Textpattern CMS conditional tags: nesting in action

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At a base level, Textpattern CMS conditional tags check on the status of a thing (i.e., is the thing an article, is there an excerpt with this article, is the HTTP response code 200, and so forth), evaluate them as true or false, then either do a thing that you ask or do nothing. That’s about it, really. With that in mind, it’s sometimes challenging to talk about certain Textpattern CMS tags in depth, especially conditional tags, because there is no real depth to them. Conditional tags work in pairs with the enclosed stuff dictating what should happen when a condition evaluates as true, and if you throw in some `<txp:else />` you can choose what happens when condition doesn’t evaluate to true, which covers all your bases.

There you go – conditional tags. Thanks for listening.

The mentally-taxing part of conditional tags comes when you start nesting tags inside tags. This is one of my favourite parts of building Textpattern sites, and I admit to feeling like a Merlin-esque wizard when a particularly fancy piece of code works out as it should. Take this beauty, for example:

<title>
<txp:if_status status="200">
<txp:if_article_list>
<txp:if_author>
Author: <txp:author />
<txp:else />
<txp:if_category>
Category: <txp:category title="1" />
<txp:else />
<txp:if_search>
Search: '<txp:search_term />'
<txp:else />
<txp:if_section name="">
Home
<txp:else />
<txp:section title="1" />
</txp:if_section>
</txp:if_search>
</txp:if_category>
</txp:if_author>
<txp:else />
<txp:title />
</txp:if_article_list>
<txp:else />
<txp:error_status />: <txp:page_url />
</txp:if_status>
&middot; <txp:site_name />
</title>

Those 28 lines of code live in the `<head>` section of Textpattern page template for a website I’m rebuilding from scratch. It’s important to me that humans are the top of the priority list when it comes to building websites. Search engines are also important, too, of course, but if humans can’t work out what your site is about, search engines are wasting their time. That block of code handles the `<title>` part of the page. The brief that I set myself was specific:

  • articles should use their given title
  • sections should use their given title
  • the homepage should be indicated as such
  • search results should be indicated as such, and include the search term
  • category article lists should be indicated as such, and include the category name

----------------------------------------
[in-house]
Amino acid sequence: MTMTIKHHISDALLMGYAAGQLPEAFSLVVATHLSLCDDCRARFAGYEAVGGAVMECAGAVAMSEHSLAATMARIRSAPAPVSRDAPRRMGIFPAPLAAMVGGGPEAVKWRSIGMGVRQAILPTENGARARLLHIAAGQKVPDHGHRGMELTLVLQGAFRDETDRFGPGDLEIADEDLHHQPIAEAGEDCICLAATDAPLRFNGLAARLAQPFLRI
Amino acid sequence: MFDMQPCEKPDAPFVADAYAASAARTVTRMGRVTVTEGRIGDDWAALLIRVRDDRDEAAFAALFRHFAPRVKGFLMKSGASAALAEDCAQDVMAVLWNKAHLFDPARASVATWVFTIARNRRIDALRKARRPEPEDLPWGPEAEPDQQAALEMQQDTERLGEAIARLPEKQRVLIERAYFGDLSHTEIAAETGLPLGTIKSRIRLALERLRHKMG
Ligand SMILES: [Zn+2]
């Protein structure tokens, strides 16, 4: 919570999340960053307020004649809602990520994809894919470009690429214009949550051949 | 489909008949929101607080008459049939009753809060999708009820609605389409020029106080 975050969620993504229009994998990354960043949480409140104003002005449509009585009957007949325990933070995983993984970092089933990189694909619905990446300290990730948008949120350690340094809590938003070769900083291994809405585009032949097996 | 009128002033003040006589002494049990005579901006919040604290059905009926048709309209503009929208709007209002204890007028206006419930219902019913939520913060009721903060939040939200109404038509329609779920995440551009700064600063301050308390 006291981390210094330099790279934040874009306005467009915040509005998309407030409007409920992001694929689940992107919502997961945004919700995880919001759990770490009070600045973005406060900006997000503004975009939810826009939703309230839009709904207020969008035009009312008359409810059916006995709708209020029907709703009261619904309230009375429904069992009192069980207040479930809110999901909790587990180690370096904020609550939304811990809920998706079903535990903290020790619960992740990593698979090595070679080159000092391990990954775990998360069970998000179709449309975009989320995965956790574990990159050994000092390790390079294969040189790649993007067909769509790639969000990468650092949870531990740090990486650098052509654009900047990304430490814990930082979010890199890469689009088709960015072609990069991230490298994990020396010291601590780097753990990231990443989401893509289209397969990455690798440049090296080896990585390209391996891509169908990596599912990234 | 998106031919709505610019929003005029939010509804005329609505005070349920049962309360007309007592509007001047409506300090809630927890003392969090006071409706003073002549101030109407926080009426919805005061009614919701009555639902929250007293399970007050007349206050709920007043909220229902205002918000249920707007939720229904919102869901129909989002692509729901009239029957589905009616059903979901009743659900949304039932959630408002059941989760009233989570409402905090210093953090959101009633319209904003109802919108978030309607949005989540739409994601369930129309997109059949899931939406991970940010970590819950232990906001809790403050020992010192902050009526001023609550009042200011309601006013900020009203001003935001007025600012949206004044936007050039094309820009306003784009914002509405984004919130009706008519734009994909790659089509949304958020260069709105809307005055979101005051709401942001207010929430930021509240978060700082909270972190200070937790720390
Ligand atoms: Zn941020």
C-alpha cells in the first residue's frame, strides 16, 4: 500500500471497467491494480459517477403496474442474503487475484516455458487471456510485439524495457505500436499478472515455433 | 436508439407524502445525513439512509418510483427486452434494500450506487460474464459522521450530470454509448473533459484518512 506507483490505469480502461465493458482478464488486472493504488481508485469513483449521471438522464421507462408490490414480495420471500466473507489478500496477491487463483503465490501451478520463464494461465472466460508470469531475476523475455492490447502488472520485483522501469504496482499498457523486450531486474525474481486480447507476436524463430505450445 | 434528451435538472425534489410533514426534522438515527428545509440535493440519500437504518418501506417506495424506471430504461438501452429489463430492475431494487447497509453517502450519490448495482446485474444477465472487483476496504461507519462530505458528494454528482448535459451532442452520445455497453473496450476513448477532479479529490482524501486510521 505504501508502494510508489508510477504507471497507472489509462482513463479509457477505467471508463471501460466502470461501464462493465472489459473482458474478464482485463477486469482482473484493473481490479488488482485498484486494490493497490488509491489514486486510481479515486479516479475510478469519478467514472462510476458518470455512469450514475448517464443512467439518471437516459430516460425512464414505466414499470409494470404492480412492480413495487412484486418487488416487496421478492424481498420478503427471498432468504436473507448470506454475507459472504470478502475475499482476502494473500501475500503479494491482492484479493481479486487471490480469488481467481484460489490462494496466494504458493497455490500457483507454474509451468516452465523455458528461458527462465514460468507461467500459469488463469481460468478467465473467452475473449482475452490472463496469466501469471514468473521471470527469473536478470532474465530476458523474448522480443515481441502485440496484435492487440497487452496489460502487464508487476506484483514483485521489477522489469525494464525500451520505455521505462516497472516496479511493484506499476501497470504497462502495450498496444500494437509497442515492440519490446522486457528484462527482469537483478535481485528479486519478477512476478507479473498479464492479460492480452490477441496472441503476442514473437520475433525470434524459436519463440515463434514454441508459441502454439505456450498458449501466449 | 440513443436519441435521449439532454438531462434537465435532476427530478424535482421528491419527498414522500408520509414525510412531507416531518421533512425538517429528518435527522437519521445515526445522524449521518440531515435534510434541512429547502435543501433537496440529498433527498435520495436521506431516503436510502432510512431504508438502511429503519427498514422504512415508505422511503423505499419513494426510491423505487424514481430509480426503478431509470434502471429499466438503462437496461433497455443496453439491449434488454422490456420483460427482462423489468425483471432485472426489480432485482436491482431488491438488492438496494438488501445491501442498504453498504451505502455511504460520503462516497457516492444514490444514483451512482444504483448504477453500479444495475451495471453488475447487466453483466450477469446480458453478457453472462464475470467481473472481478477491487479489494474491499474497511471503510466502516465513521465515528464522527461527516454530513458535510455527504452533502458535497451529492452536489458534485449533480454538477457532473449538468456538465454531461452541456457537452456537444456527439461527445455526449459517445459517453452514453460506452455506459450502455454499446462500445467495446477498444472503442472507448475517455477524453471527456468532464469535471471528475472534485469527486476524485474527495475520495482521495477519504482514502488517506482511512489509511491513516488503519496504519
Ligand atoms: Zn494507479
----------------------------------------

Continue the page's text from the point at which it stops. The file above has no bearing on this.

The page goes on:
• author article lists should be indicated as such and include the real name the author
  • error pages should show the http response
  • the site name should be appended to all of the above

From there, it was a case of scribbling down some logic and building the blocks. I’m sure the code above can be further optimised, but for me it treads the line between function and form; it’s straightforward to understand, and achieves everything it sets out to do without excessive code cruft.

There are six `<txp:else />` statements. If a section is being viewed, that’s the deepest part of the code being used. To get that section title, this is what happens:

  • the `<title>` tag is inserted (line #1)
  • check if the status is 200 (line #2) – yes; continue
  • check if this an article list (line #3) – yes; continue
  • check if this is an author list (line #4) – no; skip line #5
  • continue to the `<txp:else />` on line #6
  • check if this is an category list (line #7) – no; skip line #8
  • continue to the `<txp:else />` on line #9
  • check if this is a search results article list (line #10) – no; skip line #11
  • continue to the `<txp:else />` on line #12
  • check to see if this is the homepage (line #13) – no; skip line #14
  • continue to the `<txp:else />` on line #15
  • display the section title (line #16)
  • close the `<txp:if_section>` conditional (line #17) opened from line #13
  • close the `<txp:if_search>` conditional (line #18) opened from line #10
  • close the `<txp:if_category>` conditional (line #19) opened from line #7
  • close the `<txp:if_author>` conditional (line #20) opened from line #4
  • ignore line #21 because it is an article list, which was opened at line #3
  • ignore line #22 for the same reason
  • close the `<txp:if_article_list>` conditional (line #23) opened from line #3
  • ignore line #24 because the http status was 200, which was opened at line #2
  • ignore line #25 for the same reason
  • close the `<txp:if_status>` conditional (line #26) opened from line #2
  • insert a `&middot` character and then the site name (line #27)
  • the `<title>` tag is inserted (line #28)

Those 28 lines might display something as simple as `Blog – My Website` in this example, but it also catches all the other permutations of what Textpattern can output, which makes it even more fulfilling and 48% more amazing.

Now, if you’ll excuse me, I’m going to return to my castle to put on my robe and wizard hat.

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Author Spotlight

Pete Cooper

Pete Cooper has been using Textpattern since 2005. Textpattern is his preferred CMS weapon of choice. Its logical and flexible approach to content management makes Pete happy, as does its lightweight core and helpful user community. Pete's website - petecooper.org - runs on top of Textpattern and chronicles his day-to-day experiences from his home near the Atlantic in north Cornwall, United Kingdom.

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